Investigation of serum biomarkers for neuropathic pain in neuromyelitis optica spectrum disorder: a preliminary study

Article information

. 2021;23(1):46-52
Publication date (electronic) : 2021 April 29
doi : https://doi.org/10.14253/acn.2021.23.1.46
1Department of Neurology, Division of Clinical Research, National Cancer Center, Goyang, Korea
2Research Institute and Hospital of National Cancer Center, Goyang, Korea
Correspondence to Jae-Won Hyun Department of Neurology, Division of Clinical Research, National Cancer Center, 323 Ilsan-ro, Ilsandong-gu, Goyang 10408, Korea Tel: +82-31-920-1660 Fax: +82-31-905-5524 E-mail: 12141@ncc.re.kr
Received 2020 October 27; Revised 2020 December 23; Accepted 2021 February 25.

Abstract

Background

We aimed to investigate candidates for serological biomarkers of neuropathic pain in individuals with neuromyelitis optica spectrum disorder (NMOSD).

Methods

We analyzed 38 sera samples from 38 participants with NMOSD in National Cancer Center. Neuropathic pain was evaluated using the painDETECT questionnaire. Pain with neuropathic components (painDETECT score ≥ 13) was observed in 22 participants, among whom 17 had definite neuropathic pain (painDETECT score ≥ 19). The remaining 16 participants had non-neuropathic pain (painDETECT score < 13). Serum glial fibrillary acidic protein (GFAP) levels were assessed using a single-molecule array assay. Several cytokines, including tumor necrosis factor-alpha (TNF-α), interleukin (IL)-6, IL-10, and IL-17A, were measured by a multiplex bead-based immunoassay.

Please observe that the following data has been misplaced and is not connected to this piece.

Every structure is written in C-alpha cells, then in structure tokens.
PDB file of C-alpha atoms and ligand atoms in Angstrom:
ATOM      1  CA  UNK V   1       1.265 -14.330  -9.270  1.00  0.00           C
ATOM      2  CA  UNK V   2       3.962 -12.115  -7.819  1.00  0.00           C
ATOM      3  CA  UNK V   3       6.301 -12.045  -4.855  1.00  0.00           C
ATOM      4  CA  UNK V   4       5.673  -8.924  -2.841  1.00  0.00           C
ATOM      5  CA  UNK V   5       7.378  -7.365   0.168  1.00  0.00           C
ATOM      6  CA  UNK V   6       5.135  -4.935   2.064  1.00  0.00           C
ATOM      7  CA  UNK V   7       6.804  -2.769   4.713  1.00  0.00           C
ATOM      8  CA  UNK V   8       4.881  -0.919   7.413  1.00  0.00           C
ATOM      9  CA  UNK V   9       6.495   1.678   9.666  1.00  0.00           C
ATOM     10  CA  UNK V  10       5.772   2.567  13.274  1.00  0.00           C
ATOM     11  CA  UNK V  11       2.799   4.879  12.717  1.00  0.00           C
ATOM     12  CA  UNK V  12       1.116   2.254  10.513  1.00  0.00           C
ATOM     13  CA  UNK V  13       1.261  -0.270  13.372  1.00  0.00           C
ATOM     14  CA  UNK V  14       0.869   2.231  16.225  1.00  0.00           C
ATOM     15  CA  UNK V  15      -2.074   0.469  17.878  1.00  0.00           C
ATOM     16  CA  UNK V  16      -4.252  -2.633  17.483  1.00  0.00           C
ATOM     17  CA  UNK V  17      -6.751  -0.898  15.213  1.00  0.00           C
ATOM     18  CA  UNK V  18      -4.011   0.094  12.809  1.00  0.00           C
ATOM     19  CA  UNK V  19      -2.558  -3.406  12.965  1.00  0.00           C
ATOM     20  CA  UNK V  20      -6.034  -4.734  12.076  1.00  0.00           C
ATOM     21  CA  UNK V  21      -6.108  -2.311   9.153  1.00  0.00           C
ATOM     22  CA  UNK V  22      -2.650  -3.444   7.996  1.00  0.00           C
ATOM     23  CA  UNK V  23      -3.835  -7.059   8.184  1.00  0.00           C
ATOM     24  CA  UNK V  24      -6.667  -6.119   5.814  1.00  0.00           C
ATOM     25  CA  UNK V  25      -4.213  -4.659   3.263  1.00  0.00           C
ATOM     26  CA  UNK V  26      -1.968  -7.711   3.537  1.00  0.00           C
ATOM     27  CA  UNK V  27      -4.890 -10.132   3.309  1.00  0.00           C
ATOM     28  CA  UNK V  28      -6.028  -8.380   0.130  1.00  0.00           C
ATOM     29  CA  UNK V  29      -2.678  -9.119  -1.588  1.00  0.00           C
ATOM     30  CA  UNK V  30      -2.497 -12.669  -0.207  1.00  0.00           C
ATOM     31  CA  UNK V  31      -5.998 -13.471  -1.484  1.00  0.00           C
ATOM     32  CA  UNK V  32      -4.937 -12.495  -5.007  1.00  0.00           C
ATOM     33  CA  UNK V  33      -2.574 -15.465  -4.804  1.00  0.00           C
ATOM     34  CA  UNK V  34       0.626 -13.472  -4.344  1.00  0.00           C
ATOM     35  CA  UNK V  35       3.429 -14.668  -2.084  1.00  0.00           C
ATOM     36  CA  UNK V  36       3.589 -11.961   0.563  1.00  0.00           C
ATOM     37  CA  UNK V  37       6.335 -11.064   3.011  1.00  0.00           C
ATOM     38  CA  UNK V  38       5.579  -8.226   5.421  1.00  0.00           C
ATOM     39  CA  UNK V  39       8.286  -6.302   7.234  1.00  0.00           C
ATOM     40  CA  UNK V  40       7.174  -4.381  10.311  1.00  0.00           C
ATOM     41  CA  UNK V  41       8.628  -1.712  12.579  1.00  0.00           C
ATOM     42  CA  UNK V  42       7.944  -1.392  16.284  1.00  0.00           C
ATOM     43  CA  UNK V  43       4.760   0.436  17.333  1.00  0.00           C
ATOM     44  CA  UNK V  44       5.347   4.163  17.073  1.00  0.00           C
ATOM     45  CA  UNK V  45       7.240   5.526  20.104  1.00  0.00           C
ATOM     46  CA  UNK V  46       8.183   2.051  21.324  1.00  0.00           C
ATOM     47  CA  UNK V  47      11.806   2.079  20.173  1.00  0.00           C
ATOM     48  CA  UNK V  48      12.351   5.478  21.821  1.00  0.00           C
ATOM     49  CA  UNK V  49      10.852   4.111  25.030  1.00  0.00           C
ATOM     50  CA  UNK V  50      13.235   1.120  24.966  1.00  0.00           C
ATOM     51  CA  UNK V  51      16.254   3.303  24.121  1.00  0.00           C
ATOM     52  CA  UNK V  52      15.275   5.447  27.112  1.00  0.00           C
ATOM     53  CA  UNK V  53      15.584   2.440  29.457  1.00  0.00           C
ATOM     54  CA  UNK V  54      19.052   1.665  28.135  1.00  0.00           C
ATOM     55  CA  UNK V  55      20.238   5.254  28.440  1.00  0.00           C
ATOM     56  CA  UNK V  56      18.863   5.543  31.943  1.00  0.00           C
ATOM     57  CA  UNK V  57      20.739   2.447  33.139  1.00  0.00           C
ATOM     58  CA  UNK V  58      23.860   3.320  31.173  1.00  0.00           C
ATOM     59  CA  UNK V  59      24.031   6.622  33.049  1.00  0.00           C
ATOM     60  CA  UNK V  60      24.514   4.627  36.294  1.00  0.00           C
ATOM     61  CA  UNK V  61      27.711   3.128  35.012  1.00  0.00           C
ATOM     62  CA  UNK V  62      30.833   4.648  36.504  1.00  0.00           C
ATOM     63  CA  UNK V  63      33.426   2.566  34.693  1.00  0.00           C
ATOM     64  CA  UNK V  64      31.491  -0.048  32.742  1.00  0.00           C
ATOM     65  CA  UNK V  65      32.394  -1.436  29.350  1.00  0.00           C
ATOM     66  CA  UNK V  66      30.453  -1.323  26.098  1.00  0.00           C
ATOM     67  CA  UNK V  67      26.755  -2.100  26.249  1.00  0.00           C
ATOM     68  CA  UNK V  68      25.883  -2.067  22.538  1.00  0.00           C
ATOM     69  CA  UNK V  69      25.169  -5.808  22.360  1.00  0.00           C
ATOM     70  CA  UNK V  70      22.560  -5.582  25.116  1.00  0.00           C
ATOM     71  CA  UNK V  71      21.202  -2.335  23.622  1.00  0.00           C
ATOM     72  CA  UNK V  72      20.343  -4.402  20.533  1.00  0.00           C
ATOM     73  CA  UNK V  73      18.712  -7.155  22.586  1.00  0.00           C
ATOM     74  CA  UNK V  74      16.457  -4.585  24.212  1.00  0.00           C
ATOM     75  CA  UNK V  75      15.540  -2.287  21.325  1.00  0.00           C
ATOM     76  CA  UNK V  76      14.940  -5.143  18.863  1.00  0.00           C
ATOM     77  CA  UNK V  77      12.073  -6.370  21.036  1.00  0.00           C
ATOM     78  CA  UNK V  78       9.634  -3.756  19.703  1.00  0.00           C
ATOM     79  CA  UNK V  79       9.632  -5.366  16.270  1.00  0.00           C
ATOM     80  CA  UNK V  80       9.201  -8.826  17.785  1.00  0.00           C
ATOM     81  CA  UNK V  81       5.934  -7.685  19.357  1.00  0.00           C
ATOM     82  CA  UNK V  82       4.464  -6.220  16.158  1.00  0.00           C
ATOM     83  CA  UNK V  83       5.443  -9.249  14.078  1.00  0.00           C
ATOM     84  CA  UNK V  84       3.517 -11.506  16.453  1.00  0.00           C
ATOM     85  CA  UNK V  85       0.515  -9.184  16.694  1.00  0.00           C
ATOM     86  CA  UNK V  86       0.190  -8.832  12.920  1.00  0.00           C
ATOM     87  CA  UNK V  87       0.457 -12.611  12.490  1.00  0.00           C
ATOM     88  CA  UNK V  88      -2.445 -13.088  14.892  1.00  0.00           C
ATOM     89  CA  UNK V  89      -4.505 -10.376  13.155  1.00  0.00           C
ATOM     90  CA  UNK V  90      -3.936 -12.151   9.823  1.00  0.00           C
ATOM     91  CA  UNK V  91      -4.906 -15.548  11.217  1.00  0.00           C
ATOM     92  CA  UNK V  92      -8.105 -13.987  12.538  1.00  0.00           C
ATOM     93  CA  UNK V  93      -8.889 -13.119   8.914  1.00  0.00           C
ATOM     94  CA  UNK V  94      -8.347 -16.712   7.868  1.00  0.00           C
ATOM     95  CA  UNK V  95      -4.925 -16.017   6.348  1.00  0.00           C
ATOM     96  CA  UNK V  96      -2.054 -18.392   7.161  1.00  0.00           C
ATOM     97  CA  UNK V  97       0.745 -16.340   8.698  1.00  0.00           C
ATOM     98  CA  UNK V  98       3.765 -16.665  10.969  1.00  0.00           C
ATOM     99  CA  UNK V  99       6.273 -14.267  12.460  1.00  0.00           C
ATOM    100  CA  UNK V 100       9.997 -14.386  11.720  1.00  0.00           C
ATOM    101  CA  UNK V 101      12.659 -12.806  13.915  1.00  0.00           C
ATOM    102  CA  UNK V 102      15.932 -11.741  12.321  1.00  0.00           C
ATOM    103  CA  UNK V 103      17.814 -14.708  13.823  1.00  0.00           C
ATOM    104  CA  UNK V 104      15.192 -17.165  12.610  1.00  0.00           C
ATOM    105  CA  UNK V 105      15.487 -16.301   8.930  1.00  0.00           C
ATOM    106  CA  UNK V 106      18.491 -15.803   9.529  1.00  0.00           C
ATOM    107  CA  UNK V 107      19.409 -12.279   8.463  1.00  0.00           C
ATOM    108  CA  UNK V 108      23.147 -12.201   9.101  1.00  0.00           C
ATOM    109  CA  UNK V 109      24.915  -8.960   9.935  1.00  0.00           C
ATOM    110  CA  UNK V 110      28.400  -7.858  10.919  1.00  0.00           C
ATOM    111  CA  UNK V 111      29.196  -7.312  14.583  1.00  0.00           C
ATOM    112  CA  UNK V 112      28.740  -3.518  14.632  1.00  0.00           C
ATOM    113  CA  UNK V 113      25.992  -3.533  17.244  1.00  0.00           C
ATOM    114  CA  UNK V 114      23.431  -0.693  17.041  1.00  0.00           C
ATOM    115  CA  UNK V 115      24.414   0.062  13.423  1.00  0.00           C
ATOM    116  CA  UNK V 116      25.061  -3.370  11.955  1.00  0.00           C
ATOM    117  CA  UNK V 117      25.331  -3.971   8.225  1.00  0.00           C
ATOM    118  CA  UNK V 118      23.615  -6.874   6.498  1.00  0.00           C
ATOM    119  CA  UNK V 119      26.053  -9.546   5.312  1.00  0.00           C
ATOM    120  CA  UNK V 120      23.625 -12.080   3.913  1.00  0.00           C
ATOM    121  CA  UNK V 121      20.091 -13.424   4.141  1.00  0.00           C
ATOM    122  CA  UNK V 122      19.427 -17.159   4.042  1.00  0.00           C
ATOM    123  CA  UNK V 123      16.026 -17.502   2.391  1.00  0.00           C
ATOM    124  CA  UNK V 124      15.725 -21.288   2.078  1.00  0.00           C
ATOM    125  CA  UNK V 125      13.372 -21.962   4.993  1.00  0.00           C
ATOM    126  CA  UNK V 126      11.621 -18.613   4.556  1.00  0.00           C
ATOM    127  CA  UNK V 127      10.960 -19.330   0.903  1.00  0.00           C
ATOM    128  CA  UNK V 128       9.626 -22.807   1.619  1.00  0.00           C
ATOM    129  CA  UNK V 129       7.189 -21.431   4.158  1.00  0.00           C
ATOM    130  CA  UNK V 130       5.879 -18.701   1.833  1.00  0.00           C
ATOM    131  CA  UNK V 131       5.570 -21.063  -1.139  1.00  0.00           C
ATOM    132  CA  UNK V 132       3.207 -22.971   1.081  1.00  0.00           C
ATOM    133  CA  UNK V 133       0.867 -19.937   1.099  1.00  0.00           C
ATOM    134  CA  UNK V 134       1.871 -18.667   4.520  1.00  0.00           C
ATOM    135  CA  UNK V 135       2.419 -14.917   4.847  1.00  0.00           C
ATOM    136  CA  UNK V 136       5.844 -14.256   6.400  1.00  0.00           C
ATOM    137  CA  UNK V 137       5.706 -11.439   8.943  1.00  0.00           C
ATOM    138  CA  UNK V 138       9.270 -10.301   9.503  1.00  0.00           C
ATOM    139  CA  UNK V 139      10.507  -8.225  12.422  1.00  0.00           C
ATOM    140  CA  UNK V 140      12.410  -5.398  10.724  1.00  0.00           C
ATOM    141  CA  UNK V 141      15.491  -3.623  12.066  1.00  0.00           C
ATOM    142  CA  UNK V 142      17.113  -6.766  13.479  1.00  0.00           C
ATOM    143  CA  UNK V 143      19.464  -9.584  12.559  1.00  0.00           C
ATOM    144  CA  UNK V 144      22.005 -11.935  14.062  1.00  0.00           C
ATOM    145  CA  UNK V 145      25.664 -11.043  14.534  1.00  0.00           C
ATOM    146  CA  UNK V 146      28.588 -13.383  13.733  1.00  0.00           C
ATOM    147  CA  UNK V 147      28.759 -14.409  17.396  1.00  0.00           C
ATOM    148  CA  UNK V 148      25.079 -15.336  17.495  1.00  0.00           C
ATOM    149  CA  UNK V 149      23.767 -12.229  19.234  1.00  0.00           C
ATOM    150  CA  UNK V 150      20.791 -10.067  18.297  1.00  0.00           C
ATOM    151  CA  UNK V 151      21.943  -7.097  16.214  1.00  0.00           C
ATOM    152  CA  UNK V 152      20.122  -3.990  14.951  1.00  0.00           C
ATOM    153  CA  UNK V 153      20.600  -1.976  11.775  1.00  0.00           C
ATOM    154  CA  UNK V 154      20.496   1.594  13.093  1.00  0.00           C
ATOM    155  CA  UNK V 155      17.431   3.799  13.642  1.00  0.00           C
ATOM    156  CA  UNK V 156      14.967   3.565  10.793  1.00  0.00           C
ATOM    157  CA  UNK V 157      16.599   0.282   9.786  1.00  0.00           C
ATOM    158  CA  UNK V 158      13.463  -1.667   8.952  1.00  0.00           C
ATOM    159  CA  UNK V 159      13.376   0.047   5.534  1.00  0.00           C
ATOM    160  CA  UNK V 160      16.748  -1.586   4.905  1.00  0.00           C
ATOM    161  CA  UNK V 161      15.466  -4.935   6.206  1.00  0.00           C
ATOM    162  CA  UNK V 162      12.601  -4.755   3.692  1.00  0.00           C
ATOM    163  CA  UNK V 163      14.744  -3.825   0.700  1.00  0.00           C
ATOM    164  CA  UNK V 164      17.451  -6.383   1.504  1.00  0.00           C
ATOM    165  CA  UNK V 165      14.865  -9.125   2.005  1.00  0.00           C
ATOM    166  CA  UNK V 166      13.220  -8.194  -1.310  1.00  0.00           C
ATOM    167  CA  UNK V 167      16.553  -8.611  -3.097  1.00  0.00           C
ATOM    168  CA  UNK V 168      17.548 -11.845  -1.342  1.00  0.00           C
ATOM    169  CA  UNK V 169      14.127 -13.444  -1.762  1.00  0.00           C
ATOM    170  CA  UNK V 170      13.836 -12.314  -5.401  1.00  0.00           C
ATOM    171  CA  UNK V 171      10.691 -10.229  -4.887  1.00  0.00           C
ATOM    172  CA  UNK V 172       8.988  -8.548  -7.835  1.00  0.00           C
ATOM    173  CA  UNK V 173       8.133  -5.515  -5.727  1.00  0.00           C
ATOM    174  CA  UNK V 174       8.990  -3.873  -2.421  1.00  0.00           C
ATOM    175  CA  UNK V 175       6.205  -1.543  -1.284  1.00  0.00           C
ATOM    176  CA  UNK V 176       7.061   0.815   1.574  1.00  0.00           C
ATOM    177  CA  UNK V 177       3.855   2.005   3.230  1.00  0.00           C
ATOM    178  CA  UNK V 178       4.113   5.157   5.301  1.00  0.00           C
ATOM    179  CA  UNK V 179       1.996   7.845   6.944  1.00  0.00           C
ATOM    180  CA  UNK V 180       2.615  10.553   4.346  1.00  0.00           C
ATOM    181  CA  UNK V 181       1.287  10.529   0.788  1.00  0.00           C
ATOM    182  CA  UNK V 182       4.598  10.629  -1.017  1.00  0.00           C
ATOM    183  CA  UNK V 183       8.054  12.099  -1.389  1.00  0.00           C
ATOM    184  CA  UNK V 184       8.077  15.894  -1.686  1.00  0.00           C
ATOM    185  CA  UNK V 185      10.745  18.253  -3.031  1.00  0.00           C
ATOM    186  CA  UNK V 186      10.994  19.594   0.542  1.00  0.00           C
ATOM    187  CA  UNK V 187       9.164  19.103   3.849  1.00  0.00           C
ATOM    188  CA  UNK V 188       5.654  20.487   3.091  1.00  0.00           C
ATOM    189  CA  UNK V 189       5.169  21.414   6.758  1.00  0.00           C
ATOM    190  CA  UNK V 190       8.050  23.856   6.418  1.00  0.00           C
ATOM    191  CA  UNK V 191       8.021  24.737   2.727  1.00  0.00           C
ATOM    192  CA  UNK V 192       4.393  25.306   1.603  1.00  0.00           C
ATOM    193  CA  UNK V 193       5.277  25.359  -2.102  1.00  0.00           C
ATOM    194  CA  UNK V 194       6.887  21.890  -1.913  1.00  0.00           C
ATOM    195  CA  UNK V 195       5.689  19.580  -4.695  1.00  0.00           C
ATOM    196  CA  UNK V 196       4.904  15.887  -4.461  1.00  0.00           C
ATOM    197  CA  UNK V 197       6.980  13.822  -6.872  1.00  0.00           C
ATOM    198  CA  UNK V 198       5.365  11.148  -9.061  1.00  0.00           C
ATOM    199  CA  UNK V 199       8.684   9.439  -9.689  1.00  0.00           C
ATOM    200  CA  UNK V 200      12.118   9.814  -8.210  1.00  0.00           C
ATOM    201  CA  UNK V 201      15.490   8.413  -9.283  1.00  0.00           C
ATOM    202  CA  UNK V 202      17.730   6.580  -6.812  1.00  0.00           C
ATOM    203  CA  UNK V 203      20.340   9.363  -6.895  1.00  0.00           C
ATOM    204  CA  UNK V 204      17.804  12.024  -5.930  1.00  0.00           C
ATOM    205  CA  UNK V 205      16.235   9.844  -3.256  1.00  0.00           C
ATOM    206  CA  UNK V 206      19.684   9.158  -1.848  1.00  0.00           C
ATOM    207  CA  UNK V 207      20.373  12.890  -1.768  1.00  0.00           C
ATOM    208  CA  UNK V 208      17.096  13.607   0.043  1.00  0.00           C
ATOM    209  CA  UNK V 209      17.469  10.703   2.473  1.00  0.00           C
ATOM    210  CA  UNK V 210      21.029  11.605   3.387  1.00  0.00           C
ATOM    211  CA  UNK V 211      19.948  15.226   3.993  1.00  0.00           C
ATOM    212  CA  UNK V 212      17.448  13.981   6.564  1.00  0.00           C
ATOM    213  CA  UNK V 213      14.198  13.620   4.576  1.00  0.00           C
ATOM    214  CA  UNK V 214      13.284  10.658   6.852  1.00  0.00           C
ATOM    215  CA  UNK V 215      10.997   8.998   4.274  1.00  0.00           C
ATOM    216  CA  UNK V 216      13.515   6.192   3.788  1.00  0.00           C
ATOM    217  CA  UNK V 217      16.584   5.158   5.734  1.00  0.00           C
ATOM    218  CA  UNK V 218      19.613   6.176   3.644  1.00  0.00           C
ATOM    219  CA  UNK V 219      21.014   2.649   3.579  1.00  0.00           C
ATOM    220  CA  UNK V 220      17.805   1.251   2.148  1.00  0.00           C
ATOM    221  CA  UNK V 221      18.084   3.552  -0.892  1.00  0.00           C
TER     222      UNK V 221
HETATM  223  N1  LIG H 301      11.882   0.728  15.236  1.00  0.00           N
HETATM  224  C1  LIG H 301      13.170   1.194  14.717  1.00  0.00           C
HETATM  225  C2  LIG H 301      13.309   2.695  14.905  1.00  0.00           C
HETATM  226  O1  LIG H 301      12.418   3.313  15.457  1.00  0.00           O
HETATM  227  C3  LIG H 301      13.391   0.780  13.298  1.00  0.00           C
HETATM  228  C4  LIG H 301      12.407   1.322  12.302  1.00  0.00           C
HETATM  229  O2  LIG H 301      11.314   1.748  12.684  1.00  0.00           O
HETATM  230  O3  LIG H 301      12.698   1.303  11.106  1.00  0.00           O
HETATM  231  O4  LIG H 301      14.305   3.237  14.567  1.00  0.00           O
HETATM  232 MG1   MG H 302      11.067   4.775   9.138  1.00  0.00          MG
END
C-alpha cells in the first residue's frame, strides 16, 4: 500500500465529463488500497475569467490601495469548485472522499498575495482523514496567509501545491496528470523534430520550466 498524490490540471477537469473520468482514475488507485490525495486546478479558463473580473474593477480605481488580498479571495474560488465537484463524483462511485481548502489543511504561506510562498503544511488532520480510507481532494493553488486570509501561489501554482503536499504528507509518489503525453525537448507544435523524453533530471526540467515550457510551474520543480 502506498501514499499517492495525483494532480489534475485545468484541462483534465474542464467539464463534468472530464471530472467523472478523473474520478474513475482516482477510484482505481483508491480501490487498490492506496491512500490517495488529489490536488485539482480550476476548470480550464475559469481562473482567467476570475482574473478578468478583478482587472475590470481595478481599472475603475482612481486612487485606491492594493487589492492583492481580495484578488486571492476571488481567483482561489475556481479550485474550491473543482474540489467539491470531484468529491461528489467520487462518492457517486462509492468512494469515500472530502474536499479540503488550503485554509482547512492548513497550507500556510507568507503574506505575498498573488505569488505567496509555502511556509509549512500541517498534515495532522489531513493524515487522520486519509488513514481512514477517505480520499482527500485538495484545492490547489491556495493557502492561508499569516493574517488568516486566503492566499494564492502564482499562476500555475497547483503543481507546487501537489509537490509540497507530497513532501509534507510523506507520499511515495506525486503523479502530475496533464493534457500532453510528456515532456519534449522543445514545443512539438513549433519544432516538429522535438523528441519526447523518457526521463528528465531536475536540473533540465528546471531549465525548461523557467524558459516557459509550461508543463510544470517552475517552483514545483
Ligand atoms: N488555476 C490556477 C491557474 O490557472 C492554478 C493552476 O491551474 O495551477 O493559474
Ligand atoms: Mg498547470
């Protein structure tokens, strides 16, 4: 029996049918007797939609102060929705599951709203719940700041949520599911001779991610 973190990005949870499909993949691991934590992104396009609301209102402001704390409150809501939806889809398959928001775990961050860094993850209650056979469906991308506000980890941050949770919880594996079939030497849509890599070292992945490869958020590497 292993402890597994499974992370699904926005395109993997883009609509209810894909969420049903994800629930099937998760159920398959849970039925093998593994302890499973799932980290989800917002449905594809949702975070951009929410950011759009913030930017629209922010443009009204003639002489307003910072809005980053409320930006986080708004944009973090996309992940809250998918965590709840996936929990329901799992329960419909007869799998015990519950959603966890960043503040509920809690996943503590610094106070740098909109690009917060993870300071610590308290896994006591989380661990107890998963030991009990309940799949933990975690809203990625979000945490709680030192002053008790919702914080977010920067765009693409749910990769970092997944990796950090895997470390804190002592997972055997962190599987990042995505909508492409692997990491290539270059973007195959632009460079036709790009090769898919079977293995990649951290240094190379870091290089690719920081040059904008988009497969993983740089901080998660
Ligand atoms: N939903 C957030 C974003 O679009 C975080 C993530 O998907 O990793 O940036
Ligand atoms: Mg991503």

Results

In comparison of NMOSD participants with neuropathic pain components (or definite neuropathic pain) and those with non-neuropathic pain, the absolute values of serum GFAP, TNF-α, IL-6, and IL-10 levels were higher in participants with neuropathic pain components (or definite neuropathic pain), but these findings did not reach statistical significance.

Conclusions

Further larger-scale investigations to find reliable serological biomarkers for neuropathic pain in NMOSD are warranted.

INTRODUCTION

Neuromyelitis optica spectrum disorder (NMOSD), an inflammatory disease of the central nervous system (CNS), is associated with neuropathic pain, which arises as a direct consequence of inflammatory lesions in the somatosensory nervous system.1,2 Neuropathic pain can be usually resistant to therapeutic approaches, but there is no standardized objective quantitative biomarker for neuropathic pain in individuals with NMOSD. Identifying such biomarkers may be helpful for monitoring neuropathic pain, which can affect the quality of life of these patients in clinical practice.3

Cytoskeletal proteins of astrocytes (like glial fibrillary acidic protein [GFAP]) could be candidates for biomarkers of neuropathic pain since the pathophysiology of NMOSD is primarily astrocytopathy.4 Because NMOSD is an inflammatory condition of the CNS, cytokines involved in the inflammatory process could also be candidates for biomarkers of neuropathic pain.5 In this preliminary study, we aimed to evaluate potential serological biomarkers of neuropathic pain in individuals with NMOSD.

MATERIALS AND METHODS